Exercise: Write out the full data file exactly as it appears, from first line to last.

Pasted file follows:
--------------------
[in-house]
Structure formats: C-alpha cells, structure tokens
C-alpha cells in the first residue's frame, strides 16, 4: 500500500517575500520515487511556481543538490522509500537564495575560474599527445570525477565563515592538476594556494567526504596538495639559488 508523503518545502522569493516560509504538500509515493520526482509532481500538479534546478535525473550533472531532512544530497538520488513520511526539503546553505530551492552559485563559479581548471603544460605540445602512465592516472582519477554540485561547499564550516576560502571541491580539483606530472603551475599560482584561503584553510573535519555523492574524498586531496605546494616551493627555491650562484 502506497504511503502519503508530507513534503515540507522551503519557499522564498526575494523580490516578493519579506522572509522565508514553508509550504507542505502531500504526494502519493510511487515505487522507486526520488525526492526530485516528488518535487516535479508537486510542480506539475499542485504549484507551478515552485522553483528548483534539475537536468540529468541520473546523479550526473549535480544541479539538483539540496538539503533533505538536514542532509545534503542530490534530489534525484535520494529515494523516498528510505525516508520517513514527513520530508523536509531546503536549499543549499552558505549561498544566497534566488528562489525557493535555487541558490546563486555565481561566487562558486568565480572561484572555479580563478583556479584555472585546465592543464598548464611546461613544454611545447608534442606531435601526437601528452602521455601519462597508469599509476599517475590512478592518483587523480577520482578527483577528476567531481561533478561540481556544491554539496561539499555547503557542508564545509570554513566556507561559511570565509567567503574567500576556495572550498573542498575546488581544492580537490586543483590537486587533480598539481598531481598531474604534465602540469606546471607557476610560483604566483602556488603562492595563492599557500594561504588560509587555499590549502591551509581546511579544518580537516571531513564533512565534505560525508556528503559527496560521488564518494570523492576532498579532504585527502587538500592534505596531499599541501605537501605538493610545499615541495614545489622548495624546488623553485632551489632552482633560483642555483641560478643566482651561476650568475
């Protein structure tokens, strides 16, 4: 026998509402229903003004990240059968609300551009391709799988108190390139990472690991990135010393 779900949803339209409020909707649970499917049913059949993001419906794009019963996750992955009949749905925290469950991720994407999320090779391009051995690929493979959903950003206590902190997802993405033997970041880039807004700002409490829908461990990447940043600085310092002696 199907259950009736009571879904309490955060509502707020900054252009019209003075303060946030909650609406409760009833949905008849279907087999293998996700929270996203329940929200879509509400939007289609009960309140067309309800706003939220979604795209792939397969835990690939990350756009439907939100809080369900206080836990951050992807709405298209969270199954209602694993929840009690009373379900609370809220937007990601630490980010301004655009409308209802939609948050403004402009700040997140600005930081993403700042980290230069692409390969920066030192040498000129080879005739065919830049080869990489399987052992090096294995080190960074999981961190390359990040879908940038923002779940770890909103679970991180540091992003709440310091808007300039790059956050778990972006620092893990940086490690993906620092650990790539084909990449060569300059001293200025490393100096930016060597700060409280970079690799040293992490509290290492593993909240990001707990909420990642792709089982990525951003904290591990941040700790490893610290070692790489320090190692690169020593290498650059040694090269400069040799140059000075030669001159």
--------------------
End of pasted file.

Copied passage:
[in-house]
Structure formats: C-alpha cells, structure tokens
C-alpha cells in the first residue's frame, strides 16, 4: 500500500517575500520515487511556481543538490522509500537564495575560474599527445570525477565563515592538476594556494567526504596538495639559488 508523503518545502522569493516560509504538500509515493520526482509532481500538479534546478535525473550533472531532512544530497538520488513520511526539503546553505530551492552559485563559479581548471603544460605540445602512465592516472582519477554540485561547499564550516576560502571541491580539483606530472603551475599560482584561503584553510573535519555523492574524498586531496605546494616551493627555491650562484 502506497504511503502519503508530507513534503515540507522551503519557499522564498526575494523580490516578493519579506522572509522565508514553508509550504507542505502531500504526494502519493510511487515505487522507486526520488525526492526530485516528488518535487516535479508537486510542480506539475499542485504549484507551478515552485522553483528548483534539475537536468540529468541520473546523479550526473549535480544541479539538483539540496538539503533533505538536514542532509545534503542530490534530489534525484535520494529515494523516498528510505525516508520517513514527513520530508523536509531546503536549499543549499552558505549561498544566497534566488528562489525557493535555487541558490546563486555565481561566487562558486568565480572561484572555479580563478583556479584555472585546465592543464598548464611546461613544454611545447608534442606531435601526437601528452602521455601519462597508469599509476599517475590512478592518483587523480577520482578527483577528476567531481561533478561540481556544491554539496561539499555547503557542508564545509570554513566556507561559511570565509567567503574567500576556495572550498573542498575546488581544492580537490586543483590537486587533480598539481598531481598531474604534465602540469606546471607557476610560483604566483602556488603562492595563492599557500594561504588560509587555499590549502591551509581546511579544518580537516571531513564533512565534505560525508556528503559527496560521488564518494570523492576532498579532504585527502587538500592534505596531499599541501605537501605538493610545499615541495614545489622548495624546488623553485632551489632552482633560483642555483641560478643566482651561476650568475
């Protein structure tokens, strides 16, 4: 026998509402229903003004990240059968609300551009391709799988108190390139990472690991990135010393 779900949803339209409020909707649970499917049913059949993001419906794009019963996750992955009949749905925290469950991720994407999320090779391009051995690929493979959903950003206590902190997802993405033997970041880039807004700002409490829908461990990447940043600085310092002696 199907259950009736009571879904309490955060509502707020900054252009019209003075303060946030909650609406409760009833949905008849279907087999293998996700929270996203329940929200879509509400939007289609009960309140067309309800706003939220979604795209792939397969835990690939990350756009439907939100809080369900206080836990951050992807709405298209969270199954209602694993929840009690009373379900609370809220937007990601630490980010301004655009409308209802939609948050403004402009700040997140600005930081993403700042980290230069692409390969920066030192040498000129080879005739065919830049080869990489399987052992090096294995080190960074999981961190390359990040879908940038923002779940770890909103679970991180540091992003709440310091808007300039790059956050778990972006620092893990940086490690993906620092650990790539084909990449060569300059001293200025490393100096930016060597700060409280970079690799040293992490509290290492593993909240990001707990909420990642792709089982990525951003904290591990941040700790490893610290070692790489320090190692690169020593290498650059040694090269400069040799140059000075030669001159």